Now Makepeace provides young people like Perez the support that she wasn’t able to receive when she was first finding her way in this county.
For Perez, finding adequate support in Long Beach had been a problem for years.
“There’s so much information that I didn’t get until the undocuqueer [circles] came,” said Perez, who felt like he was the only undocumented Mexican student at Wilson High School.
Circle members helped Perez apply for in-state tuition under California’s AB 540 law. They also helped him apply for the federal Deferred Action for Childhood Arrivals (DACA) program, as well as scholarships. He received more than $1,500 for college, which got him through a whole year at Long Beach Community College.
Circle facilitators, often undocuqueer themselves, occasionally refer members to therapists and other professionals.
After the facilitator checks in with how everyone is doing, the group chooses a theme for discussion.
“It can be family, it can be relationships, it could be our own experience,” says Montalva. “For me [undocuqueer talking circles are] very important, because even in my own story as an undocumented queer person, there’s so much I never shared,” Montalva says.
Perez describes the circle as a “safe zone.”
“A lot of people share the same stuff you experience,” said Perez. “We vent and give advice.”
Impact on mental health
While research shows that LGBTQ youth suffer from mental distress due to social stigma and family rejection, these issues may be compounded for undocuqueers because of the constant hiding, coming out, and navigation of identities, says Montalva.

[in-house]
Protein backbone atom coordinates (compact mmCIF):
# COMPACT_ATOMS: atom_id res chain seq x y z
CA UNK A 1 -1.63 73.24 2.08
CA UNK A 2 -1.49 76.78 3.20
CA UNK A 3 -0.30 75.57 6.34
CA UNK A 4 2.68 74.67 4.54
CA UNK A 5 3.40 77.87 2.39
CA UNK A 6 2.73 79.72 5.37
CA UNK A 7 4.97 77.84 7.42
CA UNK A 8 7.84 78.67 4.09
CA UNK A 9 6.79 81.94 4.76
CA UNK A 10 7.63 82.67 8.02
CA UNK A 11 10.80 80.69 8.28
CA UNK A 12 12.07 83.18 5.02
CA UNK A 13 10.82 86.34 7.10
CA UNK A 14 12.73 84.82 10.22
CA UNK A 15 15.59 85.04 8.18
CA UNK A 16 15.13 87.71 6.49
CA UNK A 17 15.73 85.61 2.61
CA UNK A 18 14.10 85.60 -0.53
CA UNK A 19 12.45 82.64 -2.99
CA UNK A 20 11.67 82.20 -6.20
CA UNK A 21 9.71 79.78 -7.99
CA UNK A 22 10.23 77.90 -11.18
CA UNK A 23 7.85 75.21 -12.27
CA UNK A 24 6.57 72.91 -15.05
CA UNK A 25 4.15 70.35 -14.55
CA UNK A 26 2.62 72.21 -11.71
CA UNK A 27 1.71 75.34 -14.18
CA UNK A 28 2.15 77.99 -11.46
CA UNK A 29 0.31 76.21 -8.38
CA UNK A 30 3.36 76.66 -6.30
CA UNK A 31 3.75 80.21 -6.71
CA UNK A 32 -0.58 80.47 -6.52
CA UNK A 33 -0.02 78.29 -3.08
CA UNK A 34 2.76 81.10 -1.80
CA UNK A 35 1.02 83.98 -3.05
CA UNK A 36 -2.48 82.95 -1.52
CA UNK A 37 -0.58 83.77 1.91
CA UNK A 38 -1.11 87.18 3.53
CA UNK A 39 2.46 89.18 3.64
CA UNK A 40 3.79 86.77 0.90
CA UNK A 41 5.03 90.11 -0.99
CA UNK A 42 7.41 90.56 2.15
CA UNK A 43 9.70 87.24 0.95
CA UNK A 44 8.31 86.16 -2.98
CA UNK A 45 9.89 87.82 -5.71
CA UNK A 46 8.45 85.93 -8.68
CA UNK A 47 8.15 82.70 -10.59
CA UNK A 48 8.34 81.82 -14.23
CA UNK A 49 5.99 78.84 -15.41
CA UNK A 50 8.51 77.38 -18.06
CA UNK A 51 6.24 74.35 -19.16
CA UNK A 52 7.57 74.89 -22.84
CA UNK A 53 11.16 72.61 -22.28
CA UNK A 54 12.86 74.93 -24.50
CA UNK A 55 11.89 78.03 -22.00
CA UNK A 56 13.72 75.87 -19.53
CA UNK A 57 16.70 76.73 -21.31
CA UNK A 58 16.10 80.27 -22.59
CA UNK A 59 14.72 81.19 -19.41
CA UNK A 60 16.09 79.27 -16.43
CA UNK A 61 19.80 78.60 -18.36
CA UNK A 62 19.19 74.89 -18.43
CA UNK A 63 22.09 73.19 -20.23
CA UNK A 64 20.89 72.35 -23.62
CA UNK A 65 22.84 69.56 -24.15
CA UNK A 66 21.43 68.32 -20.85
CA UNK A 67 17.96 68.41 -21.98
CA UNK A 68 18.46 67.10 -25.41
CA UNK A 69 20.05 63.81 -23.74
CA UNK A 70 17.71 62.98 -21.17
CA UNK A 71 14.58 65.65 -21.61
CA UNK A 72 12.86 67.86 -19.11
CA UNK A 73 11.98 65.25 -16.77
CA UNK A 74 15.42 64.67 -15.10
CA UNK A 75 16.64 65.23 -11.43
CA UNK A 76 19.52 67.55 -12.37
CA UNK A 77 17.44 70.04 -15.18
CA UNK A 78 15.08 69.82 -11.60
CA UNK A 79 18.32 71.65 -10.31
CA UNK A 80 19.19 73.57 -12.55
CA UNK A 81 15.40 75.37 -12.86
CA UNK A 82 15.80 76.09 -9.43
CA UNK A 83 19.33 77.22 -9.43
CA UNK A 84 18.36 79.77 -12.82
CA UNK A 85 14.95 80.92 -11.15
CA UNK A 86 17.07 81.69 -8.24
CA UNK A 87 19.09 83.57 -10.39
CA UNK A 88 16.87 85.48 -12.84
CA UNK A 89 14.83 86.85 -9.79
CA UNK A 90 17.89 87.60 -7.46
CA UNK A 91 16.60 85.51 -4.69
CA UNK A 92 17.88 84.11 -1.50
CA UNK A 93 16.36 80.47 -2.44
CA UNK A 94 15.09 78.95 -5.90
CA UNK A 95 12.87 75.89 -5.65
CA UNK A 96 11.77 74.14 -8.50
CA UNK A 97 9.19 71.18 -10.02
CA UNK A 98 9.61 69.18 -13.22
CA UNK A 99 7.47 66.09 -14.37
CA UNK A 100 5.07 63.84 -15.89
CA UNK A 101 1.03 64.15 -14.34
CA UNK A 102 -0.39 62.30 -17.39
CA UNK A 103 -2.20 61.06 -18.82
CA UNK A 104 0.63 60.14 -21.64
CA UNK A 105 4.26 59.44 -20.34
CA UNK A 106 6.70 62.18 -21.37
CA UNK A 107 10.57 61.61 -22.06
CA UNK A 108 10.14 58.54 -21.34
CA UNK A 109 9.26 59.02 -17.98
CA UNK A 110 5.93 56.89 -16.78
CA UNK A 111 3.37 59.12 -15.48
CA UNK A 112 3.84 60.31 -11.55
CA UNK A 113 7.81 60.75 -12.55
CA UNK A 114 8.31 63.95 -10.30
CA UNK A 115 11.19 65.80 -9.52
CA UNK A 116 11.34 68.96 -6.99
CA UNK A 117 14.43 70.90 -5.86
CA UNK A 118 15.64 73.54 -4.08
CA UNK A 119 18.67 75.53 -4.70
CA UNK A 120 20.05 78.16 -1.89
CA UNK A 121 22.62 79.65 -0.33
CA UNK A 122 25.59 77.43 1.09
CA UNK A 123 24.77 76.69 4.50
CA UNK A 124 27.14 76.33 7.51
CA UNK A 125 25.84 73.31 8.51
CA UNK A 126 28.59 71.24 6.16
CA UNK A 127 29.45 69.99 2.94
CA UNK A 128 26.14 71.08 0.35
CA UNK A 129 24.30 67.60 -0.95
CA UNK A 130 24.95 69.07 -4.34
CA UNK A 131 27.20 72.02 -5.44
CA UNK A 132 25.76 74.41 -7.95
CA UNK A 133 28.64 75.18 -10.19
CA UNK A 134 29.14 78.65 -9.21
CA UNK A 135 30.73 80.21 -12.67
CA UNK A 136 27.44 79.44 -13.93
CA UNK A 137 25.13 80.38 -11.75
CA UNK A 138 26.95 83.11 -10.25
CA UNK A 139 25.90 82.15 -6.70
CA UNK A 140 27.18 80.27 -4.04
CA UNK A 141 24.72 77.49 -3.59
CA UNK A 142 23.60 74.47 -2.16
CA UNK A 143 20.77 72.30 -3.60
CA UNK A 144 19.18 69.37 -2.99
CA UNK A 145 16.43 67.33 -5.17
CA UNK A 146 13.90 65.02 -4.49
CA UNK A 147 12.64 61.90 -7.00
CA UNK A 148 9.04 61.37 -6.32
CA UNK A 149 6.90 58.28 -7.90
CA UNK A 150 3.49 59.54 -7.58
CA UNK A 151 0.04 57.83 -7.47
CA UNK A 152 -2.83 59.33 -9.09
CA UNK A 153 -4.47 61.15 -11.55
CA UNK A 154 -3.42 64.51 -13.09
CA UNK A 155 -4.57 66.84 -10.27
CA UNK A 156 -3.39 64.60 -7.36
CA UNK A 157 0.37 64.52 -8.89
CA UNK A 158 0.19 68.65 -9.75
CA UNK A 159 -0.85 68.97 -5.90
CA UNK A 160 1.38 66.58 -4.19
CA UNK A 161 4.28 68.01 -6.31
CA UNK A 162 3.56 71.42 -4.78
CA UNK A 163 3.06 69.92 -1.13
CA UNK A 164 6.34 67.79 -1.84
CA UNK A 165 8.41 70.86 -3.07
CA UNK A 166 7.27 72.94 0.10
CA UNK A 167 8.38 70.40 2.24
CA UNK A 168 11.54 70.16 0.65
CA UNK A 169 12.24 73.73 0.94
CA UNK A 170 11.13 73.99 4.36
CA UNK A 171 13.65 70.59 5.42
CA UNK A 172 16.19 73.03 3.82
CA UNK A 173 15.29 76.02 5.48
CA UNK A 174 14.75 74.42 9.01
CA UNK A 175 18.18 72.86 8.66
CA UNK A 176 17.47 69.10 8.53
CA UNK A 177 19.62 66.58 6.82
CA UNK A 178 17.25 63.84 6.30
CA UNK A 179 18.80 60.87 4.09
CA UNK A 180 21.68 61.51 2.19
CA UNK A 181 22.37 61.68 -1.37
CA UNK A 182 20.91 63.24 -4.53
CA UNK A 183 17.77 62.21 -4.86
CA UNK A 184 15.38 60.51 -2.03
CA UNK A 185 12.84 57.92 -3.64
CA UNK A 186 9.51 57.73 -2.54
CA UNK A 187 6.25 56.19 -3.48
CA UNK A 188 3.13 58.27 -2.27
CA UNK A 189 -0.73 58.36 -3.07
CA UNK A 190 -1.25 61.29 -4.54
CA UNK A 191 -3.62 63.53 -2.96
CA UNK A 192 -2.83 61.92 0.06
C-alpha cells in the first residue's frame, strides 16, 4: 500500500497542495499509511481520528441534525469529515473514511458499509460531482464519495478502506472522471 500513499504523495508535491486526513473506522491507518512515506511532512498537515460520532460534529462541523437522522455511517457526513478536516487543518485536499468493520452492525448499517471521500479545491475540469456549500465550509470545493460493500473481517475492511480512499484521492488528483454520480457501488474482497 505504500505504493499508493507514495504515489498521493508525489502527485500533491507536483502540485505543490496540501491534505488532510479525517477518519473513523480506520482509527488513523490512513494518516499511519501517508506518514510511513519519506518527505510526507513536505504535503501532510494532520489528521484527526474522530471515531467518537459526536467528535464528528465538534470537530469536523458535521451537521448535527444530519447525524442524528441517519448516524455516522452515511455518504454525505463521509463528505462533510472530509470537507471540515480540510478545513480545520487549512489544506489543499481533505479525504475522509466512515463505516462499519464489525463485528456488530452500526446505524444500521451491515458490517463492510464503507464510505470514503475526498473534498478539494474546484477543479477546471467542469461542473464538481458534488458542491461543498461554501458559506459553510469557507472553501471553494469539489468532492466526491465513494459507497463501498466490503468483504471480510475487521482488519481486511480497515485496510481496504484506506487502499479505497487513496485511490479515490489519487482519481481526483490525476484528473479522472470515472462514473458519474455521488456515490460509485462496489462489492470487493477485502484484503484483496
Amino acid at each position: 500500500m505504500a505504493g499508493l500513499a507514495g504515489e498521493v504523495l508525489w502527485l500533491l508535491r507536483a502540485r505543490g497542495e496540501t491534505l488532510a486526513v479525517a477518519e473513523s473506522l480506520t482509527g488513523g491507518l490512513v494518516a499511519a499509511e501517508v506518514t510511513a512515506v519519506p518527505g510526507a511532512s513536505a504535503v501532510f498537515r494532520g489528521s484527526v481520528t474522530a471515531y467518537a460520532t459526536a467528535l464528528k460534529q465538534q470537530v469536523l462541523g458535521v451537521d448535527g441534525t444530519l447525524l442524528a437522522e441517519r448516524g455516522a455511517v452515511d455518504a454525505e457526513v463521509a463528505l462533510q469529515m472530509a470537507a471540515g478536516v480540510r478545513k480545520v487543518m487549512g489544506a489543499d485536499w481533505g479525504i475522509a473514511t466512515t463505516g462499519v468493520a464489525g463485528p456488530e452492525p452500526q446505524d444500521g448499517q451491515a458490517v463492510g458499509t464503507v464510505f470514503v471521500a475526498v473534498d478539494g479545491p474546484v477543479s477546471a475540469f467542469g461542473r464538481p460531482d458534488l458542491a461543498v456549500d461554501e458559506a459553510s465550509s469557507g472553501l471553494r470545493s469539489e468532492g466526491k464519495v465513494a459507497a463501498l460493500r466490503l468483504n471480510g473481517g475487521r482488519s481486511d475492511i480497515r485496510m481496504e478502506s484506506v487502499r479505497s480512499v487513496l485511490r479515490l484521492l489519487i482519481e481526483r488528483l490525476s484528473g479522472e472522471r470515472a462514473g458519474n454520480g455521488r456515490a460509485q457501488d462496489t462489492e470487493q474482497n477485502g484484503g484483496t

“If you can’t vocalize your identity to the groups you belong to, then that ultimately affects your psyche,” Montalva says.
Makepeace says she recognized that these pressures were taking a psychological toll on undocuqueer people that she could relate to.
“Some of the youngsters share their stories and you know, there’s pain, there’s suffering,” says Makepeace. “It’s a sort of psychological frustration.”
Although her family accepted her lesbian identity, Makepeace says she struggled with her status as an undocumented immigrant. In 1993, the California legislature passed SB 976, effectively revoking driver’s licenses from the state’s undocumented immigrants, including Makepeace.
Since then, she has lived without identification. “I could not open a bank account. I could not drive. I could not travel… That takes a toll on your identity and your mental health,” says Makepeace.
It wasn’t until last week – some 20 years later – that Gov. Jerry Brown signed into law a bill to grant driver’s licenses to some undocumented immigrants in the state.
Studies show that constant stress from living in fear of deportation can have lasting effects. According to the Urban Institute, children who live through the deportation of a parent often experience increased anxiety and nightmares, often continuing for months.
Undocumented immigrants also go without health insurance at a far higher rate than the general population, according to the Pew Research Center’s Hispanic Trends Project.